The Sturgis, South Dakota, motorcycle rally that took place early last month is a coronavirus “superspreading event” that will likely result in more than $12 billion in public health care costs, according to researchers who documented the annual event.
The rally, which took place from August 7 to 16, drew in more than 365,000 vehicles this year. According to local reports, most participants did not wear masks or practice other social distancing measures to prevent the spread of COVID-19.
Likely because of the lack of adherence to such standards, at least 260 cases of coronavirus across 11 different states have been positively connected to the event, with one individual identified as having died from the disease after being at Sturgis. It’s probable that number will increase in a huge way in the days and weeks to come.
Researchers from San Diego State University’s Center for Health Economics & Policy Studies, working alongside the German-based IZA Institute for Labor Economics, analyzed cellphone data from “non-residents” at the rally to examine foot traffic at a number of establishments nearby, including bars, retail shops, hotels, and more. They found that attendance at these areas of interest “rose substantially” when compared to days before the rally, in spite of the possibility of spreading infections.
The study concluded that the event will eventually be linked to about 267,000 cases of coronavirus in the U.S. when all is said and done. Based on the understanding that the average cost of care for a person with COVID-19 is around $46,000, researchers determined that the motorcycle rally will likely result in $12.2 billion in public health costs due to spread of the virus.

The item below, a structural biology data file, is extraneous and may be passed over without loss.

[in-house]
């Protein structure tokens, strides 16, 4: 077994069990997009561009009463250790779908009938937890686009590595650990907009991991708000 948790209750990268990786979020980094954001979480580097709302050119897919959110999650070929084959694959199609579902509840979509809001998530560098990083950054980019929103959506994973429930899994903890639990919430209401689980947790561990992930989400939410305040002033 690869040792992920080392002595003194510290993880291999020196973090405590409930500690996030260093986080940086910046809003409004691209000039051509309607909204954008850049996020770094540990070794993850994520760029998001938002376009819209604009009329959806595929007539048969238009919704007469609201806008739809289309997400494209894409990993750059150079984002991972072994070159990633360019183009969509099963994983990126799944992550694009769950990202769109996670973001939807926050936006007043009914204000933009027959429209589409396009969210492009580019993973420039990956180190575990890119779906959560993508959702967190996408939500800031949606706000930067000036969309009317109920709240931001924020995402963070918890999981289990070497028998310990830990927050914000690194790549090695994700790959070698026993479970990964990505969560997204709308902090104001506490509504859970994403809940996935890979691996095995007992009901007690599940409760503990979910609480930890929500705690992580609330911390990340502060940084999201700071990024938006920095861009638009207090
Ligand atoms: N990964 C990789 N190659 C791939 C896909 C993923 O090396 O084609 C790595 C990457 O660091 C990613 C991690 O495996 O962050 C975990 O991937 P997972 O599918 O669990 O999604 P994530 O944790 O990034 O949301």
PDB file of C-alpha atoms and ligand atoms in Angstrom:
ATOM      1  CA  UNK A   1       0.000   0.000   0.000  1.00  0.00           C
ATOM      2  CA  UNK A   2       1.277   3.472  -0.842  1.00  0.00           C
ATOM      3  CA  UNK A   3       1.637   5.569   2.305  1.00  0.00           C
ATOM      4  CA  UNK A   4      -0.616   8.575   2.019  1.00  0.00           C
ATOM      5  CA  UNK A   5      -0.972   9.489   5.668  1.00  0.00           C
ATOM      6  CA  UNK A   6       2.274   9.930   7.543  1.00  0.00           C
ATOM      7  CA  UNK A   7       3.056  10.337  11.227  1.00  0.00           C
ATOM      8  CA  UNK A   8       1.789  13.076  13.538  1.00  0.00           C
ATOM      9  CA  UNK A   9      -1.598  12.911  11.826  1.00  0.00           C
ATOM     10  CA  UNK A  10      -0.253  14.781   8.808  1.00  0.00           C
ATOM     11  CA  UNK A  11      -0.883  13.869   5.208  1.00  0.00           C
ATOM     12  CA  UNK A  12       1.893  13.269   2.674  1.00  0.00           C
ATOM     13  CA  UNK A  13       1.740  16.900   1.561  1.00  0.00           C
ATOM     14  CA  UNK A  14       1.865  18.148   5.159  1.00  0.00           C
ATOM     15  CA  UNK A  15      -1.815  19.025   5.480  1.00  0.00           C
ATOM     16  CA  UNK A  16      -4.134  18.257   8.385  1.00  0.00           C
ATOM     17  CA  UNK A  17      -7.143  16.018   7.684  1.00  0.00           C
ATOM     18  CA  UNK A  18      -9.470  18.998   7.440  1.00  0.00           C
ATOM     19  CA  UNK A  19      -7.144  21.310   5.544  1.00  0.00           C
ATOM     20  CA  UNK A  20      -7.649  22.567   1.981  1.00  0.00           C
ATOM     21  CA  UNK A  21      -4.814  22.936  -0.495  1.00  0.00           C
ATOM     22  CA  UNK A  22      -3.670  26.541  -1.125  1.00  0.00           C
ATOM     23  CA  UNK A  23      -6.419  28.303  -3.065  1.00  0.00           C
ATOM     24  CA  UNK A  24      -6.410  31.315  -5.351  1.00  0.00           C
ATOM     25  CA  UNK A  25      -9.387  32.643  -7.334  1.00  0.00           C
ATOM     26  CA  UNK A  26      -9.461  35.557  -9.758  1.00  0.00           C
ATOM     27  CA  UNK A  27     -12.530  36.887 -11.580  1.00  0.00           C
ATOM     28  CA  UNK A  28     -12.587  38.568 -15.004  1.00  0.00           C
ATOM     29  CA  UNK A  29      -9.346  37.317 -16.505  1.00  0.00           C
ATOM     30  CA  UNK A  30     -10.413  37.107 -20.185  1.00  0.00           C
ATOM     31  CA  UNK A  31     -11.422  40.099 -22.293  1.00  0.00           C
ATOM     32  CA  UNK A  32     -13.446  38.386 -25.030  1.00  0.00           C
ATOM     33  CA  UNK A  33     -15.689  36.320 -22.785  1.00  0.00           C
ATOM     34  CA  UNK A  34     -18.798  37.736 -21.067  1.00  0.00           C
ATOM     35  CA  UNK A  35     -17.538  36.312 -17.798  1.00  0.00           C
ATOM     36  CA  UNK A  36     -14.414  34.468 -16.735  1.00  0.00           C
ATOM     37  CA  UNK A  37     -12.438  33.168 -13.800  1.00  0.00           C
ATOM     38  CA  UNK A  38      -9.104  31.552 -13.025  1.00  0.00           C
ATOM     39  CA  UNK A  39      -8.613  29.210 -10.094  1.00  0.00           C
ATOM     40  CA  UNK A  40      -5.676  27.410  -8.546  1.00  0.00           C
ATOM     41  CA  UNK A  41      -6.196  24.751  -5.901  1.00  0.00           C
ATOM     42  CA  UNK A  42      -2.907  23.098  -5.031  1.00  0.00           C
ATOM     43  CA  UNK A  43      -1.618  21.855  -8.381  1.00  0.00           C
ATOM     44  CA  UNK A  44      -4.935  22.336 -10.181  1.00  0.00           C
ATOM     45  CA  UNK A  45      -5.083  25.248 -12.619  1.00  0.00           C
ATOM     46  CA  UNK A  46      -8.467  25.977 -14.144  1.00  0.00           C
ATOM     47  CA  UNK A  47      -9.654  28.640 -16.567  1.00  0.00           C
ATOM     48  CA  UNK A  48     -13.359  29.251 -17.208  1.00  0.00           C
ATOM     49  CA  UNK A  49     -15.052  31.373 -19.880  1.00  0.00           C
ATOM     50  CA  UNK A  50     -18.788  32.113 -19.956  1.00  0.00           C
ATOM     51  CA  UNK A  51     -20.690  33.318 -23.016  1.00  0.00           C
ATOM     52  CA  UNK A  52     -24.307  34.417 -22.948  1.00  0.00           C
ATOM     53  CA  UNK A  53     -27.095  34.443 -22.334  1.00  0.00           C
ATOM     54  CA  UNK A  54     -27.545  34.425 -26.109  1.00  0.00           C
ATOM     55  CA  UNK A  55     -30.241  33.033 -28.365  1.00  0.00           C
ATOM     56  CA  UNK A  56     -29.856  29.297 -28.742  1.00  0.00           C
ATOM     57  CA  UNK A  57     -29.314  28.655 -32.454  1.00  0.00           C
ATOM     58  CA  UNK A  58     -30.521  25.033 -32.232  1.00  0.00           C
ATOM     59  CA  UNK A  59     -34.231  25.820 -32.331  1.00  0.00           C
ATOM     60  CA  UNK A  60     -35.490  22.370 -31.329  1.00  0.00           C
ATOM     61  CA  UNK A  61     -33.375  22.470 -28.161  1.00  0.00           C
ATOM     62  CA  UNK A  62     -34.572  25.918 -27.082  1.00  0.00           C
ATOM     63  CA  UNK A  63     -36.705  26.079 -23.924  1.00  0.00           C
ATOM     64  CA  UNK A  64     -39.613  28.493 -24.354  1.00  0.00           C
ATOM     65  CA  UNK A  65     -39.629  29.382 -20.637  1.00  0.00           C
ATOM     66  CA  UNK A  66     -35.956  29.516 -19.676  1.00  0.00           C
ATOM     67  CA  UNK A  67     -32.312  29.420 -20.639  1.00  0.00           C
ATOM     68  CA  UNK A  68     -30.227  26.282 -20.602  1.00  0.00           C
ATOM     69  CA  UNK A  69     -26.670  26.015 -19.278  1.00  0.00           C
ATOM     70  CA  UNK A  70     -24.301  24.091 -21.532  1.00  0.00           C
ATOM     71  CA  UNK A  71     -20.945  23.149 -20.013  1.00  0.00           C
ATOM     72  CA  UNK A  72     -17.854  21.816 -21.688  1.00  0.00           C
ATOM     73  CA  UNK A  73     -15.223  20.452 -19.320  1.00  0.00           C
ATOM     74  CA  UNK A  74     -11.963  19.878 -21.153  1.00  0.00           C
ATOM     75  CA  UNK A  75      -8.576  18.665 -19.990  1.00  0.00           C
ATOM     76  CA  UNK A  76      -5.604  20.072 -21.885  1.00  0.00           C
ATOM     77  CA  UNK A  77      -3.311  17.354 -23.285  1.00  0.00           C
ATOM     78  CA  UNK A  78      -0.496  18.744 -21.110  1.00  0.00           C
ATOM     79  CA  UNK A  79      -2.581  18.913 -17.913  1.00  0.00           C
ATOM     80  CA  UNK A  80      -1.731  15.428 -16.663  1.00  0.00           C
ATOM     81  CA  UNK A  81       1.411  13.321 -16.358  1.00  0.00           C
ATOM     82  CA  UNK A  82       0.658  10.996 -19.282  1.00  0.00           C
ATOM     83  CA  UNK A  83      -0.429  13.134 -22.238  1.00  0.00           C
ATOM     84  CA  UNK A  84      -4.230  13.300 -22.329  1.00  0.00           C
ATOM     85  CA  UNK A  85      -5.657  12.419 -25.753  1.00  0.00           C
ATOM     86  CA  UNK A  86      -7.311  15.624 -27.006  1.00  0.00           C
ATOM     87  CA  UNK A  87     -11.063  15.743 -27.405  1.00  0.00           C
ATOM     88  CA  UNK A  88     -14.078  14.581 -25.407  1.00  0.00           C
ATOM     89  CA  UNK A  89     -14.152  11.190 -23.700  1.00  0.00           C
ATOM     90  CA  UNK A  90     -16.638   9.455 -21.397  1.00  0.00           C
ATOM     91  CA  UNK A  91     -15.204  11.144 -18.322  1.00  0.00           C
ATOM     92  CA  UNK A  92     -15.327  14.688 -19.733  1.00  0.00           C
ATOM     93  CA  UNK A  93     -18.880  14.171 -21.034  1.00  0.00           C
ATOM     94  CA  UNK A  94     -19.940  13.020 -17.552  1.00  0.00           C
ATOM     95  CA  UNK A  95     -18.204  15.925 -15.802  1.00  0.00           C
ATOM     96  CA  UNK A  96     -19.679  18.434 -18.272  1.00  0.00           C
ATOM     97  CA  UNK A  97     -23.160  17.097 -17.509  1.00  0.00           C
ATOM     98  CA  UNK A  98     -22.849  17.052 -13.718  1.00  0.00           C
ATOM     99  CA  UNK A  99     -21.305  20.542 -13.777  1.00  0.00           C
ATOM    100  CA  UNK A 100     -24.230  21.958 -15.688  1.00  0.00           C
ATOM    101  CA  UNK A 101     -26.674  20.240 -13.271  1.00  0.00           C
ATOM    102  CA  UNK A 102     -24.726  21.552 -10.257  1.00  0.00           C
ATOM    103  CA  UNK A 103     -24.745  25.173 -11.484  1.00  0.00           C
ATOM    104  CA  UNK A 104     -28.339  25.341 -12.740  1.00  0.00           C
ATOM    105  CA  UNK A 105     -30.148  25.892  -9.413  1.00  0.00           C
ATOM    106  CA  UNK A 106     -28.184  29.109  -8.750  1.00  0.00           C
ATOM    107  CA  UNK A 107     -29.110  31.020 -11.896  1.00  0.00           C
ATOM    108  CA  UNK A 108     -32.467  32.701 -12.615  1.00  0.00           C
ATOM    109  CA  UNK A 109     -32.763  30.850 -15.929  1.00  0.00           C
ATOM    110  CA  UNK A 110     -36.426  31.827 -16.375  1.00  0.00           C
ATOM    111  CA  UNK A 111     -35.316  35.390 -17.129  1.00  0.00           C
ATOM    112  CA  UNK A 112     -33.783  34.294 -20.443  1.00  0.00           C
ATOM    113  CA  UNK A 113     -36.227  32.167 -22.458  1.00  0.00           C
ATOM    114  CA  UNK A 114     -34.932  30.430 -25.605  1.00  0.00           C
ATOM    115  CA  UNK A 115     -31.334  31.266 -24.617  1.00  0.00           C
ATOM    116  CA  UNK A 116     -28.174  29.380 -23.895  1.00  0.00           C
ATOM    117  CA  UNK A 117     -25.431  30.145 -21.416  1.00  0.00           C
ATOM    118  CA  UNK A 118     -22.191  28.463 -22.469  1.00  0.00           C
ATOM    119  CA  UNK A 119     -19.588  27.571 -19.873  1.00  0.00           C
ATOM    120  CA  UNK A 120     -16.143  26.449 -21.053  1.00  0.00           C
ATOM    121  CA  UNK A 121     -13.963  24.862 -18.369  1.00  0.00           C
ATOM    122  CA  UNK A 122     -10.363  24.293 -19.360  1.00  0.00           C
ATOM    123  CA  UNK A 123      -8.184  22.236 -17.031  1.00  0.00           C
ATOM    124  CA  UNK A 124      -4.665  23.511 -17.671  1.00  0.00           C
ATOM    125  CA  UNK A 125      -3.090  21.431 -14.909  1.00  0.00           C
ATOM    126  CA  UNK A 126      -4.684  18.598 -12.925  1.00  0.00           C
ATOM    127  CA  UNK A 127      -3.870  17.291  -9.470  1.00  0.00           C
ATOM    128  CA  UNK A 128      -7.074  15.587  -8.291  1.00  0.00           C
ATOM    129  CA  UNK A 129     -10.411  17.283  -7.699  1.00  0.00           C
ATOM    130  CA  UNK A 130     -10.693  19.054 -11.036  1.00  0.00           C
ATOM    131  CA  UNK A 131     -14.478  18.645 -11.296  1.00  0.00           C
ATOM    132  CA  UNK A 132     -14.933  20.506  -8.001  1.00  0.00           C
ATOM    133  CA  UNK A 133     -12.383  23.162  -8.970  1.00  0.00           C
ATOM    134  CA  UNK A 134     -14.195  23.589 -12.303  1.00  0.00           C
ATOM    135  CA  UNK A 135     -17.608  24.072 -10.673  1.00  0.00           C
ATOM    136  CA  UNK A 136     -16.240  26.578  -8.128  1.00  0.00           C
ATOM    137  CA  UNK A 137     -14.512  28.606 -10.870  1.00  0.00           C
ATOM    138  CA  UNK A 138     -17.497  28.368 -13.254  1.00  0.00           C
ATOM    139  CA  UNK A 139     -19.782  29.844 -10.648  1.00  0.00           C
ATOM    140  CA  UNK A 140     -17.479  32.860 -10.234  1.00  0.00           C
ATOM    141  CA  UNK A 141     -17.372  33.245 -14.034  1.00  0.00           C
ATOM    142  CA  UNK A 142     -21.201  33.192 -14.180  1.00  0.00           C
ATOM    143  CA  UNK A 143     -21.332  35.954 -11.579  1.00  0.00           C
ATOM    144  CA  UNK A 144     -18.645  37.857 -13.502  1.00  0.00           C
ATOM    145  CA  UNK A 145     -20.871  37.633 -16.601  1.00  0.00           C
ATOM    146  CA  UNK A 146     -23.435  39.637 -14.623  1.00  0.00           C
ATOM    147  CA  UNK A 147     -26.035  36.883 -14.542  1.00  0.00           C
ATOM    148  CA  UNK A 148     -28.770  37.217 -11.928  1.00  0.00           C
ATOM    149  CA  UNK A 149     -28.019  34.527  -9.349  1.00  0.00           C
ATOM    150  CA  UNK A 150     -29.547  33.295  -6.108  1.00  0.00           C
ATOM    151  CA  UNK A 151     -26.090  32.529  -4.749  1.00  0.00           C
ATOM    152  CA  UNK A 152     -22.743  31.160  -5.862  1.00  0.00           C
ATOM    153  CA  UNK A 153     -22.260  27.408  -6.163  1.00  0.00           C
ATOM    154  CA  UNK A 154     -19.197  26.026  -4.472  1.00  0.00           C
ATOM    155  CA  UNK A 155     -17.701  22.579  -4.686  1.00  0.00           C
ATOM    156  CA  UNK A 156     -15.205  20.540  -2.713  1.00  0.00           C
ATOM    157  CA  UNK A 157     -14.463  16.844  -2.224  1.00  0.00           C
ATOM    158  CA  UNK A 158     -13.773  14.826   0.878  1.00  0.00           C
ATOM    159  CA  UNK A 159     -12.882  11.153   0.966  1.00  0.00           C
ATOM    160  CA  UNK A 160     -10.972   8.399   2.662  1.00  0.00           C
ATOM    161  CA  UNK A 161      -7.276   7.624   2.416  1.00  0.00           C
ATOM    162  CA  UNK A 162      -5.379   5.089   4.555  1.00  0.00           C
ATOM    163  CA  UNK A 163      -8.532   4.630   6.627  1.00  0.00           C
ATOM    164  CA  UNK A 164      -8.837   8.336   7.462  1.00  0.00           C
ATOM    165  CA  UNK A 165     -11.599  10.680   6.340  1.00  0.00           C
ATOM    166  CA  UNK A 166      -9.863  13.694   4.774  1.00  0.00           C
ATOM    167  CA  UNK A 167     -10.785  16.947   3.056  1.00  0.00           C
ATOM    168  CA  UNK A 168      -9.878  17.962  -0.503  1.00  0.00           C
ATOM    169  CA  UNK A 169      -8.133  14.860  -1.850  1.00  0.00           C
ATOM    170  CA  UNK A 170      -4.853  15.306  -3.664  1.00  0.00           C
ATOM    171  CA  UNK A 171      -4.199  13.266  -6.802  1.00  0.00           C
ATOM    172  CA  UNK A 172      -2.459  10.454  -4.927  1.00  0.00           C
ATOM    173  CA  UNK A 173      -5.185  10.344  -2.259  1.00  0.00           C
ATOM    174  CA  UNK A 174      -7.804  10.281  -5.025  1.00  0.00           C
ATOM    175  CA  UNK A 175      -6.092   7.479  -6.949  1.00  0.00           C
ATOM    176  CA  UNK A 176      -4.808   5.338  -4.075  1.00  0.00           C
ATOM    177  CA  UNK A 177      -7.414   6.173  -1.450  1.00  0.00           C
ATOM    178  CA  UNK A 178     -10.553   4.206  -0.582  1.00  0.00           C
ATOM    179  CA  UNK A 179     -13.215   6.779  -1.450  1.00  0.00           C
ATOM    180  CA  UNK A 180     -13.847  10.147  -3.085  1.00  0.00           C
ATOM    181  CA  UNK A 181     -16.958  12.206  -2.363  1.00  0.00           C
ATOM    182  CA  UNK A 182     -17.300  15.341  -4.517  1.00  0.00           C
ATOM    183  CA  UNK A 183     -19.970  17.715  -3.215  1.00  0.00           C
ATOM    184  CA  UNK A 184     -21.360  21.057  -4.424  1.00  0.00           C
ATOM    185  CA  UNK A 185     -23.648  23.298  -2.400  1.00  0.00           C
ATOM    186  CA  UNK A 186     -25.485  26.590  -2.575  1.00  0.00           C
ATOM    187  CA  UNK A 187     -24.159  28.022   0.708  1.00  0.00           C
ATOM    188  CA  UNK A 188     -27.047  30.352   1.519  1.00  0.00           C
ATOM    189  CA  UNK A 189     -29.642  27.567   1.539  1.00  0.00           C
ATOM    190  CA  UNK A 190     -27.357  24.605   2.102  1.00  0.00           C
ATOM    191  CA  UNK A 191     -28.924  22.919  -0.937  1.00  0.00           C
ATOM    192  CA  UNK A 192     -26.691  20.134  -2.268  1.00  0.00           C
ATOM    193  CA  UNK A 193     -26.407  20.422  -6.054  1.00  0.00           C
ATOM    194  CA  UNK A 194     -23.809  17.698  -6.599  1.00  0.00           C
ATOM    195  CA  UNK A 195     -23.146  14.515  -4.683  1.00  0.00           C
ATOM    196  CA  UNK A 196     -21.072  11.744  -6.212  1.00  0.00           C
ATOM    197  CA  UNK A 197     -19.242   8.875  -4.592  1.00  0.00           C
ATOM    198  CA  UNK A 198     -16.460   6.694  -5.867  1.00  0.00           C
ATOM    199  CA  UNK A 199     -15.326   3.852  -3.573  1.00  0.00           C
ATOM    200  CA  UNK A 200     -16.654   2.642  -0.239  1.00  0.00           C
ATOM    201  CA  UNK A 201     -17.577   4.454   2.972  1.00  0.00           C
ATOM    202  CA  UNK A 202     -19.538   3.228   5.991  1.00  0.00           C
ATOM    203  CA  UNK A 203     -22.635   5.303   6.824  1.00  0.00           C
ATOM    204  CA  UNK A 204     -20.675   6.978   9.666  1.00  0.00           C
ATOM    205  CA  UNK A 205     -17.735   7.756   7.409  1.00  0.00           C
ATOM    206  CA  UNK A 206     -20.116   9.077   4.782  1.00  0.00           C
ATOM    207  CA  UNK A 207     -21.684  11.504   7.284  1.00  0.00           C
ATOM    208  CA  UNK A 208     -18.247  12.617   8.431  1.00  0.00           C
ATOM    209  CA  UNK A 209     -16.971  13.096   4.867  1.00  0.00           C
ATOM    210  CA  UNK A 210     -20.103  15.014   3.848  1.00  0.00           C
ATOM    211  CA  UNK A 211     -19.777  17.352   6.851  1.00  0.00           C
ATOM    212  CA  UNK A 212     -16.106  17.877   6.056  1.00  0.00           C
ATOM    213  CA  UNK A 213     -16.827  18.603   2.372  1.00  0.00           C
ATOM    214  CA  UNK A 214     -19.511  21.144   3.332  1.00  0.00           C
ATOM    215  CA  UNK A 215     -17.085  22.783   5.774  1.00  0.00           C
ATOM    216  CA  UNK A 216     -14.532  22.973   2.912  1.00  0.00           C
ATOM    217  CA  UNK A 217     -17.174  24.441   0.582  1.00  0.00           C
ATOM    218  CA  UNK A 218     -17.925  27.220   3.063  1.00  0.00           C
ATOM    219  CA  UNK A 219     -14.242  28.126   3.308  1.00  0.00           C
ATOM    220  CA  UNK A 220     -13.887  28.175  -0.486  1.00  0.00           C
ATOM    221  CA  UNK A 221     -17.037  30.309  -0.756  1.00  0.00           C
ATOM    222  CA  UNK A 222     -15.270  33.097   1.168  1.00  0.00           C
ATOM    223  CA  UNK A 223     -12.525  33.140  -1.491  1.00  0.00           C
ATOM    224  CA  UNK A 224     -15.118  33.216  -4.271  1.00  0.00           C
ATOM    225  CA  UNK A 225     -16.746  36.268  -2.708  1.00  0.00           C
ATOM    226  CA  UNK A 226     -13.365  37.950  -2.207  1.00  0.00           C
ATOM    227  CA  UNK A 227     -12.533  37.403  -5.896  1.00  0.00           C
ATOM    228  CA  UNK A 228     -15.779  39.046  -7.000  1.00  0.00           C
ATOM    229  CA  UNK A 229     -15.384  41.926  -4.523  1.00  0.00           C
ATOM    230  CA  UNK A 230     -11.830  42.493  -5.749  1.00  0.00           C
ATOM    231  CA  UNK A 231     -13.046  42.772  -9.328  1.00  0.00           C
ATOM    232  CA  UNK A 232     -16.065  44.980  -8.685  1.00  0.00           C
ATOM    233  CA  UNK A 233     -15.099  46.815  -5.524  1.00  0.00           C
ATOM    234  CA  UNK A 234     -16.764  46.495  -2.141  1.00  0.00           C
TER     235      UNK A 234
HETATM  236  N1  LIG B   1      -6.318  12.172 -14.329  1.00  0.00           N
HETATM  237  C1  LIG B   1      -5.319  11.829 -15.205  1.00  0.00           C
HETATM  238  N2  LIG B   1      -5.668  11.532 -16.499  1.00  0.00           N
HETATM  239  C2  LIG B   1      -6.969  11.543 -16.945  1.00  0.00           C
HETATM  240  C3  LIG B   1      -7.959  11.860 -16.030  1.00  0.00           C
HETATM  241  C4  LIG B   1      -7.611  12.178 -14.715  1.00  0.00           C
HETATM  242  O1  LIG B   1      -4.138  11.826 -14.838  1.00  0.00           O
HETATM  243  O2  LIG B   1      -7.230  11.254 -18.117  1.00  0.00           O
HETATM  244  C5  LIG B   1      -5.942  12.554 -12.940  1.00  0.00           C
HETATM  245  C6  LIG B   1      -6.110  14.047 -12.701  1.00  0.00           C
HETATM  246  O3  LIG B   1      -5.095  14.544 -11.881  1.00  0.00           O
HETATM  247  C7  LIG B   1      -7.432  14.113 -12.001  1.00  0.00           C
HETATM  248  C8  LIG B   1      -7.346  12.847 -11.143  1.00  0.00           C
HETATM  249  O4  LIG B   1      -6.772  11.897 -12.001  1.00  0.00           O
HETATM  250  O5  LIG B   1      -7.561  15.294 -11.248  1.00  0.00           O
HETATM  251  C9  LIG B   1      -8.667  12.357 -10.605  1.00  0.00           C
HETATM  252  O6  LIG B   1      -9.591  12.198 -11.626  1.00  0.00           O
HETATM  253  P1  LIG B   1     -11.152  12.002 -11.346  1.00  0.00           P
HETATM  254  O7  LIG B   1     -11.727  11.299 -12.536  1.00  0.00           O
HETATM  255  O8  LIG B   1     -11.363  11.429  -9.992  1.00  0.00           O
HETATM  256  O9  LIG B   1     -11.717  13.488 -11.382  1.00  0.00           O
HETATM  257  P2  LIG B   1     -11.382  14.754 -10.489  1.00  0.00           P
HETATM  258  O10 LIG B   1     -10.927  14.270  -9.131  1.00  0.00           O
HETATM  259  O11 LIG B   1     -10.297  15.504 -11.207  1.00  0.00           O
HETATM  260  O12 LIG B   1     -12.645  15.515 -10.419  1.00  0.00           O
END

The high number of individuals likely to have been infected with coronavirus makes Sturgis a “superspreading event” — an event in which cases are transmitted at a much higher rate than they happen among the general public.
A number of superspreading events that have been documented in the months since the pandemic hit the U.S. have happened at large gatherings of individuals, such as church choirs and big family birthday parties where dozens of participants have ended up contracting coronavirus.
“I tend to think of it as this: the vast majority of people may not infect any other people, and some people in certain situations infect a lot of people,” Abraar Karan, a physician and public health researcher at Harvard Medical School, told the BBC. “One person may infect 10 people, or 15 people or 20 people” at such superspreader events.
Sturgis is unique, however, in that it was a multiday event with hundreds of thousands involved, which could make it the largest superspreading event in the country so far.
Although not conclusively connected to the event itself, South Dakota saw a substantial upswing in its coronavirus case count in the weeks after the Sturgis rally was held. Indeed, the five-day average of new cases identified from August 26 to 30 was more than two times higher than it was from August 12 to 16.
As of Tuesday, nearly 6.5 million cases of COVID-19 have been identified in the United States, with more than 193,000 having died from the disease so far.